Though I’ve trekked alone in remote regions around the world, I decided to go into the cordillera with a guide. If I hoped to talk to local people, I would need help from someone fluent in Quechua, the area’s native language. Additionally, I had heard that some Jal’qa were extremely reluctant to be photographed (I met one French couple who had stones thrown at them when they aimed their cameras at people), and I figured I would have a better chance of shooting pictures without upsetting anyone if I was accompanied by a guide who had local connections. It also sounded as if walking the entire route with a backpack would be a daunting prospect for a 9-year-old, so I wanted vehicle support.
When I asked around about trekking companies in Sucre, travelers and locals alike pointed me in the same direction: Condor Trekkers. Their guides were reputed to be top-notch, and the company’s profits support projects in the cordillera communities. To me, this meant that not only would my money be helping the villagers, but that the guides were likely to have positive relationships with them.
I found the Condor Trekkers office inside the Condor Cafe, a restaurant run by the by the same nonprofit that is a magnet for travelers to Sucre, thanks to its cheap and delicious vegetarian food. There, I met the director, Alan Flores. After he described the standard two-, three- and four-day treks that Condor offers, we decided that none of them were right for us. With typical days involving eight or nine hours of strenuous hiking, Alan agreed that it would be no fun for my son. Additionally, I wanted to add an extra day to the four-day itinerary, so we could stay two nights in one place.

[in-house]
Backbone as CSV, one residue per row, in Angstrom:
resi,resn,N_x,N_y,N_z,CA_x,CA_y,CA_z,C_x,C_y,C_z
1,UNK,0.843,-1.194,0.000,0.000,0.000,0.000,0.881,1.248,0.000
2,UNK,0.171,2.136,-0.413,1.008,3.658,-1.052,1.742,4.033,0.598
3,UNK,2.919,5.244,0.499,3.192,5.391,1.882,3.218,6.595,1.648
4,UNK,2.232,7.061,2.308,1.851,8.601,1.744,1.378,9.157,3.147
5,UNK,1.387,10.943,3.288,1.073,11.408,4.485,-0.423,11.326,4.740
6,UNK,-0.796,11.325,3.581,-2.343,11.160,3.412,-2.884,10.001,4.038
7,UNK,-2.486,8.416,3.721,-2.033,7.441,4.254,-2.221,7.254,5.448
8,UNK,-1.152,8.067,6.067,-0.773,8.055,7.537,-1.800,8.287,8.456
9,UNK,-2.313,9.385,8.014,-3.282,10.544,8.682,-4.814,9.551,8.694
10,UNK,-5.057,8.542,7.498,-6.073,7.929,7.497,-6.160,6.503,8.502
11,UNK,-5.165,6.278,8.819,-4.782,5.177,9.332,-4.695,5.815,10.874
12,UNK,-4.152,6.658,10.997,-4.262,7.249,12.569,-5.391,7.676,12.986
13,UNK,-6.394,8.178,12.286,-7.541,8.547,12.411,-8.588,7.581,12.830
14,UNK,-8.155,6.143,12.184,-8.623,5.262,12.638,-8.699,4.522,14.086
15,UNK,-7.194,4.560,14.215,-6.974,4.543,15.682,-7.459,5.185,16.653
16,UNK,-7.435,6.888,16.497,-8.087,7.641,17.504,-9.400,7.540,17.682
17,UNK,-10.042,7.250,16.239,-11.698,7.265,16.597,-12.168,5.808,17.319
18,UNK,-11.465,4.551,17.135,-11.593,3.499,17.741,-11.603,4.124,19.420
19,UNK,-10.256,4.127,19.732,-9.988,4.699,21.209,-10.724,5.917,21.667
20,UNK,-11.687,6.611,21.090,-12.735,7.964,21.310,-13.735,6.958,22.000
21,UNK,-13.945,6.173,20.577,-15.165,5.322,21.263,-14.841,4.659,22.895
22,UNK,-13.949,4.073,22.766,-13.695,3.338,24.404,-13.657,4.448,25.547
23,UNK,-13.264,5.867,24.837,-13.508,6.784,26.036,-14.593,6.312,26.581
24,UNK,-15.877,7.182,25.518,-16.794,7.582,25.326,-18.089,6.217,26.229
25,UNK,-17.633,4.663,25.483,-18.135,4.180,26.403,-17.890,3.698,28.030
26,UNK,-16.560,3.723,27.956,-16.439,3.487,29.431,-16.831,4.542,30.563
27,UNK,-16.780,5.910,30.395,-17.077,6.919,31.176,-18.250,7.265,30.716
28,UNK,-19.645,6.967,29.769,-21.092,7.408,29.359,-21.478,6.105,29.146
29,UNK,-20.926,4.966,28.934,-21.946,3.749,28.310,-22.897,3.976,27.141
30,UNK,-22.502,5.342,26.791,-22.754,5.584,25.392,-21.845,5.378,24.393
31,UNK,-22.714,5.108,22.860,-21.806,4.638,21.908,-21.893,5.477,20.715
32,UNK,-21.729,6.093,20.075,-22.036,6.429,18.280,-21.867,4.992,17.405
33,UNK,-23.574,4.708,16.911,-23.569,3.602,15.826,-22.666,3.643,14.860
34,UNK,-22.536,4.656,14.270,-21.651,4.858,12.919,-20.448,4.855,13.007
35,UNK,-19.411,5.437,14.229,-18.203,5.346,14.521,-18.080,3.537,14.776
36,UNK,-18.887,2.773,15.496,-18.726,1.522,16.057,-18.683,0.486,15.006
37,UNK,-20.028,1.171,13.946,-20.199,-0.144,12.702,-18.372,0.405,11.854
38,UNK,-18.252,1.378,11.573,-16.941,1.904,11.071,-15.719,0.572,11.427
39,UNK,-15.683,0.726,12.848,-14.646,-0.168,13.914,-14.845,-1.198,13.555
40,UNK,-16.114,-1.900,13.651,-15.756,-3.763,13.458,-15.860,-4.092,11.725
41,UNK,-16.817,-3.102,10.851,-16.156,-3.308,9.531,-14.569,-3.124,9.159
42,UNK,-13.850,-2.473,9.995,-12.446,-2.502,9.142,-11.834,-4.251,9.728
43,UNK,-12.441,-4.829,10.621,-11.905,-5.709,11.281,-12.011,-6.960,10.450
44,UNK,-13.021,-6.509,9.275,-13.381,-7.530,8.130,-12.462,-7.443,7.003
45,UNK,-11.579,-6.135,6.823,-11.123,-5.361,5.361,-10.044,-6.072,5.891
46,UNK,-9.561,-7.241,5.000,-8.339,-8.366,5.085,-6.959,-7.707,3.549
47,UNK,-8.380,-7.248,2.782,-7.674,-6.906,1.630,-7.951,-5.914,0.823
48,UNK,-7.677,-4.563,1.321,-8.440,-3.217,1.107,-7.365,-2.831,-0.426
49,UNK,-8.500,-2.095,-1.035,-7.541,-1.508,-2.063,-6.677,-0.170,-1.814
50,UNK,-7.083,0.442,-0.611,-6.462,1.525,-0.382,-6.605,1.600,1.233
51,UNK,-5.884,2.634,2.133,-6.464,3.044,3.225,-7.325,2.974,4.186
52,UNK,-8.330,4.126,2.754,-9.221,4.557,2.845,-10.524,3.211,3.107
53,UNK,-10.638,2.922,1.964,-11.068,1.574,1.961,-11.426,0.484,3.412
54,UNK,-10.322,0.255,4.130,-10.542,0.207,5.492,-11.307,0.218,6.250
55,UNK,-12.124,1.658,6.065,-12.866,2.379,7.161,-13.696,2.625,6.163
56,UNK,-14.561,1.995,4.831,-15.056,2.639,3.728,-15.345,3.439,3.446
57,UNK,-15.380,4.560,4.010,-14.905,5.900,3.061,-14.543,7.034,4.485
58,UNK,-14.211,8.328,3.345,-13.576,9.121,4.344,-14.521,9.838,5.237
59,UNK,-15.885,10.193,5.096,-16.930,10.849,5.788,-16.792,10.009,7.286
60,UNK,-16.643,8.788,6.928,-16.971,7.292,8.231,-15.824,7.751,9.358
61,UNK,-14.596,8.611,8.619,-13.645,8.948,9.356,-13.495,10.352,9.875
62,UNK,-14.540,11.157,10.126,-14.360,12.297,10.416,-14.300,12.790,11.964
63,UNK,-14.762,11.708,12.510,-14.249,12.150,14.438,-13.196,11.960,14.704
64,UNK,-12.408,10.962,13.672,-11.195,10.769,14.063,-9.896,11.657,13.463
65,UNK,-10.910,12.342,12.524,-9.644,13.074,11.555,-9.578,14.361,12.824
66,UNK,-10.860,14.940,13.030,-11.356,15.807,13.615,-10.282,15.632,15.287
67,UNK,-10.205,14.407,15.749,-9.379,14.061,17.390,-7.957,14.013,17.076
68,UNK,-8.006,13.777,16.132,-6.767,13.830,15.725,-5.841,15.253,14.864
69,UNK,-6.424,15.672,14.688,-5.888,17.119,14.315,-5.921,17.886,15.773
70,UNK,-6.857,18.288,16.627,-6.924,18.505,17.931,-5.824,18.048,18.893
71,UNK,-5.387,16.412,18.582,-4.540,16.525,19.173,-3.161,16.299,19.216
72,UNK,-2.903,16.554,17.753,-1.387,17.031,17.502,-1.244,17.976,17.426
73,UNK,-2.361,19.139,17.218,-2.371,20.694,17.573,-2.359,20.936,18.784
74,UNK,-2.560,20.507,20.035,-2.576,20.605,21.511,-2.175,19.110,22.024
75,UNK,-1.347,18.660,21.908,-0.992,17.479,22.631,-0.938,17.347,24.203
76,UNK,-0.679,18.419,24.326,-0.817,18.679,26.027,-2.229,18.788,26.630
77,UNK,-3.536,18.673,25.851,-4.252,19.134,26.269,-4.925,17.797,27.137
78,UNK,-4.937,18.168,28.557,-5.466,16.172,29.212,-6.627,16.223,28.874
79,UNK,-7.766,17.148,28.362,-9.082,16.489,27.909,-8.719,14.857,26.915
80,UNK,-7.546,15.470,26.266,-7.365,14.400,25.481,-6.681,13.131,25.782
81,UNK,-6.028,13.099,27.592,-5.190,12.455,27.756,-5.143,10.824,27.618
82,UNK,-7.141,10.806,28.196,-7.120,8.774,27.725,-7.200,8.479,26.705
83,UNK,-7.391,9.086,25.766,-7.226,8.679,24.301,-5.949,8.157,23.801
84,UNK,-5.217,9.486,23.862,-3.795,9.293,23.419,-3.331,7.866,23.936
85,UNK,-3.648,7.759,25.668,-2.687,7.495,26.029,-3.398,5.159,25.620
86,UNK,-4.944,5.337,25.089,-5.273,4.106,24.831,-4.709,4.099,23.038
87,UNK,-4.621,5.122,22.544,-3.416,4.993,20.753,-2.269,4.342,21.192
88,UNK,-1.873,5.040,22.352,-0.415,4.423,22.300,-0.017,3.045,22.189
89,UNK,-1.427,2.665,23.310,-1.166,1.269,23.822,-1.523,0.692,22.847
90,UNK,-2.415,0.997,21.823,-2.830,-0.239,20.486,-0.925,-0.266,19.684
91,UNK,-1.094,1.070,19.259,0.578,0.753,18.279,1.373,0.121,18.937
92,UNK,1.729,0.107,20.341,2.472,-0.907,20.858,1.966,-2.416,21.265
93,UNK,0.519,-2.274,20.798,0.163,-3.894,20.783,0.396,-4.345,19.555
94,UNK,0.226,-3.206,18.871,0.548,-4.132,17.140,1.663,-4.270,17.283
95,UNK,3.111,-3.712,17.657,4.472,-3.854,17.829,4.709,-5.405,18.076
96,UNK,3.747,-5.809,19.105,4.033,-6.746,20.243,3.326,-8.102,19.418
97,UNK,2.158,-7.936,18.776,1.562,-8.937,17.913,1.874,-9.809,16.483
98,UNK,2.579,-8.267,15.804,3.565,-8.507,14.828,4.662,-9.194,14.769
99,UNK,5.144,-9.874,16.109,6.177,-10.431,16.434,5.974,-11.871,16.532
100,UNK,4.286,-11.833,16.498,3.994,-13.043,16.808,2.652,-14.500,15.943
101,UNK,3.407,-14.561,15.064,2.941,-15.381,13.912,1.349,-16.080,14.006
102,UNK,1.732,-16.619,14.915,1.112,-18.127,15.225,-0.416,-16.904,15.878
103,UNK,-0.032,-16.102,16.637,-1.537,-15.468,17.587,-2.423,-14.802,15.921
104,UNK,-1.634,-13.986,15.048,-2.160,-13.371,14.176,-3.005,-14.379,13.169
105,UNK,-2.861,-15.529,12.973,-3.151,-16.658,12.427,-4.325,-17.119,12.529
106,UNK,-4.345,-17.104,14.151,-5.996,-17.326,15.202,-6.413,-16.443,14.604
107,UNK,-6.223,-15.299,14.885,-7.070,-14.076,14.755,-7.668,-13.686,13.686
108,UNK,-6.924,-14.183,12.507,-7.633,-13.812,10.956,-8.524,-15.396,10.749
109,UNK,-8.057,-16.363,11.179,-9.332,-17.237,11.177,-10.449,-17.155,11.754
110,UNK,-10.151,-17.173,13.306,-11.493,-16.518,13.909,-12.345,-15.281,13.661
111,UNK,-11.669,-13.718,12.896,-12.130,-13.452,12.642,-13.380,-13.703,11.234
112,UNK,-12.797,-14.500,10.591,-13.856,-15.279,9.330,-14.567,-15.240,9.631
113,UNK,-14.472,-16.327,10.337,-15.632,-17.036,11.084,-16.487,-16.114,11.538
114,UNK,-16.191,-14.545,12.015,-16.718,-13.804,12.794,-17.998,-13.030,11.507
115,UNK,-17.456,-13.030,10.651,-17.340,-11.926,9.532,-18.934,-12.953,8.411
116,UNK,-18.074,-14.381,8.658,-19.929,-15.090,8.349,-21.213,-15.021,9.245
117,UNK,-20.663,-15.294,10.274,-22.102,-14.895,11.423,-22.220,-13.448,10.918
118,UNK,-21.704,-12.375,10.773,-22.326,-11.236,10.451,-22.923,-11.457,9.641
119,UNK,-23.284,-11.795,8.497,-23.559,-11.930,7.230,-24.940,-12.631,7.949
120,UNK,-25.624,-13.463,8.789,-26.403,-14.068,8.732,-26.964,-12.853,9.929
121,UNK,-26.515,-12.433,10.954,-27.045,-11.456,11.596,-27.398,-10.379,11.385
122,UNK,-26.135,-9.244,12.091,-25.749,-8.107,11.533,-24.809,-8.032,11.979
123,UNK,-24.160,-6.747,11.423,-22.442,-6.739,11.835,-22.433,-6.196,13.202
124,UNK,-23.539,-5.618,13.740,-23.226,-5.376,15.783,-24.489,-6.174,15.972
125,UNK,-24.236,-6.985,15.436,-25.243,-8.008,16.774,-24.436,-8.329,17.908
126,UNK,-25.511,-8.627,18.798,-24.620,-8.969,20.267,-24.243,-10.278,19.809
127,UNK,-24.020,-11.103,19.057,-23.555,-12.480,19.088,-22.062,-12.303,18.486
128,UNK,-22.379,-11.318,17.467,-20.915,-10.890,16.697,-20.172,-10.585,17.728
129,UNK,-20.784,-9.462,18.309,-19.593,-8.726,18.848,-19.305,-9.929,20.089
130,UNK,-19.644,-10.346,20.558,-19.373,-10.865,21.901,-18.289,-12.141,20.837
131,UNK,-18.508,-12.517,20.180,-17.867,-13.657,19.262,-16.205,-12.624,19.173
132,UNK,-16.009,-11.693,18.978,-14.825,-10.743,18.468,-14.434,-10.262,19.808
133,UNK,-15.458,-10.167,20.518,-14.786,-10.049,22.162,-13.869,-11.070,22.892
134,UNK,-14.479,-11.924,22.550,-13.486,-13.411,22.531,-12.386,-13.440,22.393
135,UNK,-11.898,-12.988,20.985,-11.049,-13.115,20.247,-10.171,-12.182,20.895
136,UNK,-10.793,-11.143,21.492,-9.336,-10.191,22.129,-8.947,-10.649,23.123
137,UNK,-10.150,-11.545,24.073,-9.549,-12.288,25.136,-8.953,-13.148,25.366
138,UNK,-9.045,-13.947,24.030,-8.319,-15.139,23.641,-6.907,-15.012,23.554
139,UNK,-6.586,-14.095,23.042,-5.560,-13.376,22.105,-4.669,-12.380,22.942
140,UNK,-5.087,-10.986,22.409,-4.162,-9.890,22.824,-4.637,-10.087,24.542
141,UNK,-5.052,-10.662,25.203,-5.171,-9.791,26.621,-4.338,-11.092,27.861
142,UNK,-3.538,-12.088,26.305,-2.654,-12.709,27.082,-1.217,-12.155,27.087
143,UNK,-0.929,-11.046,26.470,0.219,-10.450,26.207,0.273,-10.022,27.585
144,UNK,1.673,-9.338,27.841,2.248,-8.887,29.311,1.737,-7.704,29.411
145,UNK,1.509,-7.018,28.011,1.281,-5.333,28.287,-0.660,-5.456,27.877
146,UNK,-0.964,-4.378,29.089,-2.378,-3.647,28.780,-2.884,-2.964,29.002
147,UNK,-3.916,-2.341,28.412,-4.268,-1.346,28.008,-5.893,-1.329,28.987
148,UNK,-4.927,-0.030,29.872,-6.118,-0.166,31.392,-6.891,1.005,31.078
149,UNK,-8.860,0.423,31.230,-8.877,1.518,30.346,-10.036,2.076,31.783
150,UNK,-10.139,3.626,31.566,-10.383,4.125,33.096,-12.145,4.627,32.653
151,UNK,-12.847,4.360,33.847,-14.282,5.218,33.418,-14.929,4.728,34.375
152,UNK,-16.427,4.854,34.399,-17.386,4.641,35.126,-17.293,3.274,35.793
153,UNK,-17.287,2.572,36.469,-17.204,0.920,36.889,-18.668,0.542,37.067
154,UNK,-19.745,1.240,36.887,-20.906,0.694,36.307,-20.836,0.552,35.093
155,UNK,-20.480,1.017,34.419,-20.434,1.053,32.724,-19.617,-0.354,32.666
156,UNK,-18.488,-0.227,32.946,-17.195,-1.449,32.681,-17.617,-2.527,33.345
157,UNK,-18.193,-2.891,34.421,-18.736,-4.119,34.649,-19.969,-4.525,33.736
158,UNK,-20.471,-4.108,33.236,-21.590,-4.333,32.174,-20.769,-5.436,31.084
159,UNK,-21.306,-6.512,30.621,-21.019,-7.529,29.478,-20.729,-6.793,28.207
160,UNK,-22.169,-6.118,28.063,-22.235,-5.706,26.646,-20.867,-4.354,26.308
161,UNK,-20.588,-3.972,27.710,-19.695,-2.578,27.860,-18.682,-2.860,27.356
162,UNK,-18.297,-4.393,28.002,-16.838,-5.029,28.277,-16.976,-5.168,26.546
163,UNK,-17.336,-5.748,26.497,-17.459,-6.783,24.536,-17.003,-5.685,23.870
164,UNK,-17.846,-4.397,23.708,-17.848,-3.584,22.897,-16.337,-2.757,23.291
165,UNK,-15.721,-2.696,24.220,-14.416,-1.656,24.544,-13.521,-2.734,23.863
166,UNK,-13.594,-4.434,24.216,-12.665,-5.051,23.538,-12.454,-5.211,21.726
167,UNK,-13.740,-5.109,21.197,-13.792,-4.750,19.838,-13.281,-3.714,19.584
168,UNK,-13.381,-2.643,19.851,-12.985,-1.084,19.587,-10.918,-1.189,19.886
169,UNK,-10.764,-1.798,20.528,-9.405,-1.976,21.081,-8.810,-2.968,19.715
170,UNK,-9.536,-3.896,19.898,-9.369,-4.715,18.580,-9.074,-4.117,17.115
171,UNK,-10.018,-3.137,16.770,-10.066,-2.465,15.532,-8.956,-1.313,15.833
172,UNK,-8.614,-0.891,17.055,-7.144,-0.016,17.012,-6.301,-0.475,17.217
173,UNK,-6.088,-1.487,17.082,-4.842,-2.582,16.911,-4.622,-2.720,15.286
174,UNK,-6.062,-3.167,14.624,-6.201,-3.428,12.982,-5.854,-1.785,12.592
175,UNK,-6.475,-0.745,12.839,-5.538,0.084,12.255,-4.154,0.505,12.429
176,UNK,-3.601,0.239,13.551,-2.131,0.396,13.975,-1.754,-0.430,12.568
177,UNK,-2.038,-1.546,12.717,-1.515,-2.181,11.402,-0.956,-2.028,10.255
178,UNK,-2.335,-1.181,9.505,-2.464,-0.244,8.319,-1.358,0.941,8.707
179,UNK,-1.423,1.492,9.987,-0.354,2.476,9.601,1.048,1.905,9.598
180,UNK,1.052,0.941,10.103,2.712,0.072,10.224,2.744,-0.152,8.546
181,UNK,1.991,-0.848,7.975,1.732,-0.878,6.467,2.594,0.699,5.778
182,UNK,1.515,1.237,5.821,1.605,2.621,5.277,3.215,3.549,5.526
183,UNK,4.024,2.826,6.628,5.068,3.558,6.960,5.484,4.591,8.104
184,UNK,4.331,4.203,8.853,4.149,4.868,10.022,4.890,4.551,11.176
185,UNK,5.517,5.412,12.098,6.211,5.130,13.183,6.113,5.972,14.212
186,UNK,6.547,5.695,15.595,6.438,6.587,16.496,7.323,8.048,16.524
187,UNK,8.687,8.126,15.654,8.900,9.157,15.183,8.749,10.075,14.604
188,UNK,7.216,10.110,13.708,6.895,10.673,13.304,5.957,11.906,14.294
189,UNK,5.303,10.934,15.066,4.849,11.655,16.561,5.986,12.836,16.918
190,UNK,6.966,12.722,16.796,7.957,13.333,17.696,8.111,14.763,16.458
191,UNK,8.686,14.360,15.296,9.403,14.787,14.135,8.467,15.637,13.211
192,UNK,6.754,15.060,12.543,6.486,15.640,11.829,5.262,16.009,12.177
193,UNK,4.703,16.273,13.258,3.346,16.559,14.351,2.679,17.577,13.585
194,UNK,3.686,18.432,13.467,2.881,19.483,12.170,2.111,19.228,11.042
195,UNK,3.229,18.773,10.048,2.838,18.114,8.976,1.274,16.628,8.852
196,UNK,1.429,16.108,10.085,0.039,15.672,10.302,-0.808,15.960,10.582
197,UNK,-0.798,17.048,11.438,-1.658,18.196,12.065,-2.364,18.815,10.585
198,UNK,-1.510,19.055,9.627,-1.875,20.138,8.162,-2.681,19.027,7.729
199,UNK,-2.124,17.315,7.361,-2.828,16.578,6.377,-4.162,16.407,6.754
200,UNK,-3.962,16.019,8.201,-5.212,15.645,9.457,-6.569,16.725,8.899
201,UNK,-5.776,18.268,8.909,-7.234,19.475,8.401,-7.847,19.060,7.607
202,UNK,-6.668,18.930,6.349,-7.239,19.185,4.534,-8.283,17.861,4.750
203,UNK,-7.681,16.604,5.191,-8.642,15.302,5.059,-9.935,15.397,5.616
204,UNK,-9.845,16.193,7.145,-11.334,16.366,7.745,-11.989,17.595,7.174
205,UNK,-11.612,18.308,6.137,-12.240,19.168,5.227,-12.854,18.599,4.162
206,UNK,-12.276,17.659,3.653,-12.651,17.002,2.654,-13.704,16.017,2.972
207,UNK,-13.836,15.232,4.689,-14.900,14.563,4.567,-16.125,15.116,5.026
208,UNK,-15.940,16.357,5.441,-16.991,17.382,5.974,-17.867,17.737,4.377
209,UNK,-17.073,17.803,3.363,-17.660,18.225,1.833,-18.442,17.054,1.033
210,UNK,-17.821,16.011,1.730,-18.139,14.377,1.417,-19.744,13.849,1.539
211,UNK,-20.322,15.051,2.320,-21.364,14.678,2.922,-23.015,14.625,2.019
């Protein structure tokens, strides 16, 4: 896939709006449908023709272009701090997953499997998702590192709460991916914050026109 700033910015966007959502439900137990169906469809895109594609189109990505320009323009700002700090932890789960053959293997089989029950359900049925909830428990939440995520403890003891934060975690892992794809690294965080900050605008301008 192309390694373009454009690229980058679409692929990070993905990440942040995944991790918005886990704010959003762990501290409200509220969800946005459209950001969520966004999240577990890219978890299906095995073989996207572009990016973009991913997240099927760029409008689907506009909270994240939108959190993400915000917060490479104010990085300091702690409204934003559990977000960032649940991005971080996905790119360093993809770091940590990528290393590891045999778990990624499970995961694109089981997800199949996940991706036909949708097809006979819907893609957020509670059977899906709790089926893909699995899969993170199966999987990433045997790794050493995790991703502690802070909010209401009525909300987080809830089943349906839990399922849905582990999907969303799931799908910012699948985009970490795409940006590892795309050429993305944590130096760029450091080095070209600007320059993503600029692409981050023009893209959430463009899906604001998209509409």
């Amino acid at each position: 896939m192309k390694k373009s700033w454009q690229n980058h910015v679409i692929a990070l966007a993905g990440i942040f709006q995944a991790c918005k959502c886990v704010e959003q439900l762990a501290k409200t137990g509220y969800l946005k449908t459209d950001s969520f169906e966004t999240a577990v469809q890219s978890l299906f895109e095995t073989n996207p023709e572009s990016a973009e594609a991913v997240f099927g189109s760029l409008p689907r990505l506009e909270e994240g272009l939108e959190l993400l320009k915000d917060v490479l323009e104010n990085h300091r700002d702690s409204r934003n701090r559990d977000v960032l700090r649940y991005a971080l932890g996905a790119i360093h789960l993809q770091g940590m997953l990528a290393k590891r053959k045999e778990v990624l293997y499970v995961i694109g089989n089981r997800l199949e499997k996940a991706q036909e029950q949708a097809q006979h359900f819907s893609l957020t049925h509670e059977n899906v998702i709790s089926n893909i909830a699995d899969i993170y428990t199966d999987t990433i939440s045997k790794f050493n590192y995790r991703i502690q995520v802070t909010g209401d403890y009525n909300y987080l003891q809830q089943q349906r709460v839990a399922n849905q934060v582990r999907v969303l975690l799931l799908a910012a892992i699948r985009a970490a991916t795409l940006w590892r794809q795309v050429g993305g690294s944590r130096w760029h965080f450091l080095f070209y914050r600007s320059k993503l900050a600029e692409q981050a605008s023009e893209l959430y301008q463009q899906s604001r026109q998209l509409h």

Alan said it would be no problem — just a bit more expensive — to be accompanied by a vehicle, reducing our hiking to about three or four hours a day and eliminating the need to carry our backpacks.
In early November, Rogelio met us at our hostel in Sucre, along with our driver, Luis Ibarra, known as Lucho, who was behind the wheel of a green Mitsubishi Montero. Rogelio was born in a village in the cordillera, and is Jal’qa himself. He was studying tourism, English and French in Sucre, and was Condor’s most experienced guide, having been with the company since it started in 2008.
Before we hit the trail, we stopped at a roadside stand to pick up bags of coca leaves. A mild natural stimulant that’s normally chewed or brewed as tea, and from which cocaine is derived, it’s considered to be a gift from the Inca sun god, Inti, and is the essential social currency of the region. “With coca, anything is possible,” Rogelio said.